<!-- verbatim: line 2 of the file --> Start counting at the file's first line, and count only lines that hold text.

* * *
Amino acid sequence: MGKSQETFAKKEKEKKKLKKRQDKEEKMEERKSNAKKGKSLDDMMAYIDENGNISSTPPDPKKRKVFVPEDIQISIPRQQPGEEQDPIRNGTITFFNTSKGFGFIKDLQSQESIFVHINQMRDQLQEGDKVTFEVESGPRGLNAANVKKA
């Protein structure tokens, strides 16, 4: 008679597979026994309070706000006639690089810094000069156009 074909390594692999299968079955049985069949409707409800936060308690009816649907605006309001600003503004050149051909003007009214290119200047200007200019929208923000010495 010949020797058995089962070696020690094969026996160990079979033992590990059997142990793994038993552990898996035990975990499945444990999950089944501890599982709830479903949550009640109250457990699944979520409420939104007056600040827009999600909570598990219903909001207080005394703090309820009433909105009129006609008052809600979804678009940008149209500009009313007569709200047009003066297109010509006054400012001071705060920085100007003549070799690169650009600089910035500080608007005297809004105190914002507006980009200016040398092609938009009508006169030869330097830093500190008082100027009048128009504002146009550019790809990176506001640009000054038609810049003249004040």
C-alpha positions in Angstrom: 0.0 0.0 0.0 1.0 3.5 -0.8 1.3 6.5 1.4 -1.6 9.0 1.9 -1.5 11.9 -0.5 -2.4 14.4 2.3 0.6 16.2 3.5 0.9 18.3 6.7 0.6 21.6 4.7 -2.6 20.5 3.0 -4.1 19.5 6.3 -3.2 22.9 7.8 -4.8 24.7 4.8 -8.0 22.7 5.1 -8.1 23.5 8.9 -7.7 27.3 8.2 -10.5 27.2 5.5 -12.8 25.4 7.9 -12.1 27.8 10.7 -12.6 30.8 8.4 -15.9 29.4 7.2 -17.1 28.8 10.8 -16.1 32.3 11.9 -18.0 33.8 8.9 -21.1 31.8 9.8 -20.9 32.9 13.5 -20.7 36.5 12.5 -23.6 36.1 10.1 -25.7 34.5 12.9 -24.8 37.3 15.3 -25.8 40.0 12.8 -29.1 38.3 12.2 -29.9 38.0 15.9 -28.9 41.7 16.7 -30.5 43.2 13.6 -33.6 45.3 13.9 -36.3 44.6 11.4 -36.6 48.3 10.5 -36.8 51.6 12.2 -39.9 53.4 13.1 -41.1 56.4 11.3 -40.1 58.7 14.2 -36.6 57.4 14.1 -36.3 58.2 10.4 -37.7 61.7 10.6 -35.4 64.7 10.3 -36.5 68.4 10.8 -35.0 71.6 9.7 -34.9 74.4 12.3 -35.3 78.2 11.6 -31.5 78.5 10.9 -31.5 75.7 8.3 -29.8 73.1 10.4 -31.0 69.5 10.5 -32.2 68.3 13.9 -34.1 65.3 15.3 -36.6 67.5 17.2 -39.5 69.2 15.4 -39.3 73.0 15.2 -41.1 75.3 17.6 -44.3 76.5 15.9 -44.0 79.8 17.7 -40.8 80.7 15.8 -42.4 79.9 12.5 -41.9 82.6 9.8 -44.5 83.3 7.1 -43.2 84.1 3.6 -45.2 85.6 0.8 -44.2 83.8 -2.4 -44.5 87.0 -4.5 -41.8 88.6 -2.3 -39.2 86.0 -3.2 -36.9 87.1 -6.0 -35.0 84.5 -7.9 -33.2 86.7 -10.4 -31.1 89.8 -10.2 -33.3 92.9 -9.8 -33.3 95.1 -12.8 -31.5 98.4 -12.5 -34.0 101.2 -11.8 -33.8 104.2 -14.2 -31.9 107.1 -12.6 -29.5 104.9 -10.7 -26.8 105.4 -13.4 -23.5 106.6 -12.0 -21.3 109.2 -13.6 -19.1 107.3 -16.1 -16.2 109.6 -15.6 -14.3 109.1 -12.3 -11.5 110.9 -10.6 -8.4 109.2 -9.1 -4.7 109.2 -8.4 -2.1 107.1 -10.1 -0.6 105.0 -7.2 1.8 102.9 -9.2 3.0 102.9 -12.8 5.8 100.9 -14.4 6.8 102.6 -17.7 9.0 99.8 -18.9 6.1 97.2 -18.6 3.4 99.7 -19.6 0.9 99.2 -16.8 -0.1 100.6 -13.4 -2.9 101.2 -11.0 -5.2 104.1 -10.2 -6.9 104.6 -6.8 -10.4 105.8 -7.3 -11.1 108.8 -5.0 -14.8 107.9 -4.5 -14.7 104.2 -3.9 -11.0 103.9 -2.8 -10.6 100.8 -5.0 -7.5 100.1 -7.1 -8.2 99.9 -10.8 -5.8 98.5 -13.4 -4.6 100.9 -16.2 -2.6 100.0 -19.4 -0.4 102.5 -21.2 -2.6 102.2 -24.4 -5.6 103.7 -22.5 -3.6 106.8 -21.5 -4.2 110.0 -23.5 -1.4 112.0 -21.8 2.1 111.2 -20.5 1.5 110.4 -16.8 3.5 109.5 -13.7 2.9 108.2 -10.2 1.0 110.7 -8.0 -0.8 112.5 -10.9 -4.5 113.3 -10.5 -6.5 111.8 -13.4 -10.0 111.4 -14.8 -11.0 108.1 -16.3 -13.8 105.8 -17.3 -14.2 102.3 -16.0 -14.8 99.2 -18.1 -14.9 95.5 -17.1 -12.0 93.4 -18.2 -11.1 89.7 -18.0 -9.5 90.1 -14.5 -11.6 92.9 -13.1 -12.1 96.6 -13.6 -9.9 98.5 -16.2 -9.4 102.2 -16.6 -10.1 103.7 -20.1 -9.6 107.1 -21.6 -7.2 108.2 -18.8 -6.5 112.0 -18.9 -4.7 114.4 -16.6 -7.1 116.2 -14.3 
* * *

């Protein structure tokens, strides 16, 4: 008679597979026994309070706000006639690089810094000069156009 074909390594692999299968079955049985069949409707409800936060308690009816649907605006309001600003503004050149051909003007009214290119200047200007200019929208923000010495 010949020797058995089962070696020690094969026996160990079979033992590990059997142990793994038993552990898996035990975990499945444990999950089944501890599982709830479903949550009640109250457990699944979520409420939104007056600040827009999600909570598990219903909001207080005394703090309820009433909105009129006609008052809600979804678009940008149209500009009313007569709200047009003066297109010509006054400012001071705060920085100007003549070799690169650009600089910035500080608007005297809004105190914002507006980009200016040398092609938009009508006169030869330097830093500190008082100027009048128009504002146009550019790809990176506001640009000054038609810049003249004040």